St. Matthews historic “saloon service” rings across 112 years

St. Matthews historic “saloon service” rings across 112 years
April 21, 2015 Julia Madeline Taylor

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Image of Rev. Scott Fisher

The Rev. Scott Fisher, of St. Matthews Episcopal Church, brings historical perspective to the 112th anniversary celebration of Fairbanks first organized religious service. Scott Taylor photo/Extreme Alaska

In late March 1903, Fairbanks Saloon and its Jewish owner hosted a first for the gold camp’s sprouting alongside the Chena River.

While there were many disillusioned miners in 1903, that day witnessed the Rev. Charles Rice raise $1400 from the assembled miners and trappers. The donations paid for the purchase of land, which, within a year, provided foundation for a hospital and what’s known today as St. Matthew’s Episcopal Church.

This spring St. Matthews Episcopal celebrated the 112th anniversary of that enduring saloon community service.

Before the Rev. Scott Fisher led the commemorative Prayer Service, he shared several stories about Rice’s journey from Circle City, on the Yukon River, with his Athabascan guide, Esias Joseph.

Fisher asked everyone to imagine what it must have been like for Rice to hold that first service in the tent-sheltered tavern, owned by Cy Marx.

Marx, who was Jewish, pitched in the first $10 towards the collection meant to seed the house of prayers, according to a 1939 Time Magazine article.

Fisher used the Fifth Sunday of Lent readings, from the 1892 edition of the Book of Common Prayer, for the anniversary service. The local anniversary commemoration arose, he said, from his own interest in the history of Fairbanks.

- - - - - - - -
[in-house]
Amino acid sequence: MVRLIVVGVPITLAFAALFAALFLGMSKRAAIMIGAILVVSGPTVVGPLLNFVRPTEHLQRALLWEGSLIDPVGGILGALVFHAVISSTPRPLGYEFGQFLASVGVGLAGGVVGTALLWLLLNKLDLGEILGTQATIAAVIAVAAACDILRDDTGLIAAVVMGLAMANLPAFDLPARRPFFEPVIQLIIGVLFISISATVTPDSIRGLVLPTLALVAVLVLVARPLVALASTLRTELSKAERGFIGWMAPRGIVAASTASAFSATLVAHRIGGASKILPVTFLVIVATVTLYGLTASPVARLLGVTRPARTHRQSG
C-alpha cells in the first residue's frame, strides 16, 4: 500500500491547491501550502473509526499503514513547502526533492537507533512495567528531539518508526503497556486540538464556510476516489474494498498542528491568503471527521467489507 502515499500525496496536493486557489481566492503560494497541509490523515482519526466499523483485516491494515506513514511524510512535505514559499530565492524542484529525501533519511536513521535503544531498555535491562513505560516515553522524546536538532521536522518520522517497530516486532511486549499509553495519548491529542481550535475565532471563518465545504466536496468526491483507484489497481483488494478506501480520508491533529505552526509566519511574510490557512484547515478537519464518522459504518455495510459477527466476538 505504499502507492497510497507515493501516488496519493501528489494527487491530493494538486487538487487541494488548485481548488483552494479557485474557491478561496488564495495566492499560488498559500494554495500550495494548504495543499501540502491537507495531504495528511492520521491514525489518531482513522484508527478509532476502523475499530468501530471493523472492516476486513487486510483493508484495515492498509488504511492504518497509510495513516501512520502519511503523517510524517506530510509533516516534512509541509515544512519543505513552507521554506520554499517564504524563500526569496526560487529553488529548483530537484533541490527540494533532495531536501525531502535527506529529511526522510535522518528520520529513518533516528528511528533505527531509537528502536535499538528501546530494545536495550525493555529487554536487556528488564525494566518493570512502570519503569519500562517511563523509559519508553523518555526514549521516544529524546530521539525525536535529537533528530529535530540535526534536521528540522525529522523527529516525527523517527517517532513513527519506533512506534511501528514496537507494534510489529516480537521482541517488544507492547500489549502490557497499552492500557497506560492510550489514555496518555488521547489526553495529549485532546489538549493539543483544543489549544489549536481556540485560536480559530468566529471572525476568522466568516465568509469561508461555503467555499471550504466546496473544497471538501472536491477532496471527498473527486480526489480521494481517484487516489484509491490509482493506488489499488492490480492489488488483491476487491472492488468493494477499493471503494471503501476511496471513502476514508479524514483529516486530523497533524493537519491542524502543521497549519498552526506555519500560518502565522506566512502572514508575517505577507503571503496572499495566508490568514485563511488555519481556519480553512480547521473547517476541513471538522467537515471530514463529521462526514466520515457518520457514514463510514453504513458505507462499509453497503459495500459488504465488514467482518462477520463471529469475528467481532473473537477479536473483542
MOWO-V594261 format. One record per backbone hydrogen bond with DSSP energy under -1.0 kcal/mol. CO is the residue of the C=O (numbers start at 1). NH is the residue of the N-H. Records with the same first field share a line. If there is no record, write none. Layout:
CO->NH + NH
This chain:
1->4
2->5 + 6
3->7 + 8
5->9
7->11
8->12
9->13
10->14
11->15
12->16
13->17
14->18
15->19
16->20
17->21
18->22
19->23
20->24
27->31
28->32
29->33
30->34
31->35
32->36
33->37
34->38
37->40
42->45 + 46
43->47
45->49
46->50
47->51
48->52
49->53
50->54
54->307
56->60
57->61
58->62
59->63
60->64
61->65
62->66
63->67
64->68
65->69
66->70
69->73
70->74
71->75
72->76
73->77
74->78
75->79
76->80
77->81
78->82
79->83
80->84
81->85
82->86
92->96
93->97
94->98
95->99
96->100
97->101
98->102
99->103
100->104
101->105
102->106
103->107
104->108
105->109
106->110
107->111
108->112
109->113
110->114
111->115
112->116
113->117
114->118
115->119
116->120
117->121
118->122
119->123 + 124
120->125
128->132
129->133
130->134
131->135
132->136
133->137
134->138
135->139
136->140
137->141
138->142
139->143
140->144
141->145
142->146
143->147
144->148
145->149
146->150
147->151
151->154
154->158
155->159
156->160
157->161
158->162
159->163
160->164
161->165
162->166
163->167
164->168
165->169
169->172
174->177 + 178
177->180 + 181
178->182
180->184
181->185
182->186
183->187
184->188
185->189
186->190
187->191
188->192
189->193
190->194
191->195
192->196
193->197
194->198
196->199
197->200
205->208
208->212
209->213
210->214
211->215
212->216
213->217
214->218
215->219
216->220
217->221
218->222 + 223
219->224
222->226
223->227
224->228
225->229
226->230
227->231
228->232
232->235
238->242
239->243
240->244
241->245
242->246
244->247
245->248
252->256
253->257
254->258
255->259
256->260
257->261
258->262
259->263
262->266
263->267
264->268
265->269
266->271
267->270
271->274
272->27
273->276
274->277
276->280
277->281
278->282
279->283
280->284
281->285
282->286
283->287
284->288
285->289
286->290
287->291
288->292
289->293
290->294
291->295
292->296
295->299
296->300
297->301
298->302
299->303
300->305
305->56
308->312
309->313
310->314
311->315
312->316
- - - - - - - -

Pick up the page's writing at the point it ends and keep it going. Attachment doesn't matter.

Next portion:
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As both a priest and a historian, Fisher said that he has included significant local historic events in sermons and in planning celebrations. He sees it as a significant part of his ministry to the people of St. Matthew’s parish and all of Fairbanks.

The commitment to having a church in Fairbanks by Episcopal missionaries in the early 1900s brought more than just religion to the area. From nurses who started the first hospital in Fairbanks, to the Sunday night services that often included many sled dogs scratching at the door, Fisher said that choosing to have night services was just one way that the Episcopal missionaries met the needs of those early miners coming into Fairbanks.

Fisher has been the rector at St. Matthews for almost 25 years, and this was the last time he will lead the anniversary service in that capacity. He hasn’t announced what his plans are for the next phase of his life, but it’s his intention to leave St. Matthew’s by September.

That announcement came at the end of the church’s Annual Meeting earlier this year. It isn’t etched in stone.

Fisher reserves the option of changing his mind:

— if God so directs.    

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Julia Madeline Taylor
UAF Journalism major & Alaska Native Studies minor - From live tweeting the entire 2015 Fairbanks Four hearing, following the political changes coming from legal decisions in Alaska and federal courts, to keeping an eye on events around UAF and Fairbanks, I am always looking for the story behind the story. Got an idea that you think is being missed? Drop me an email! Follow me on Twitter and - Don't miss a legal thing!

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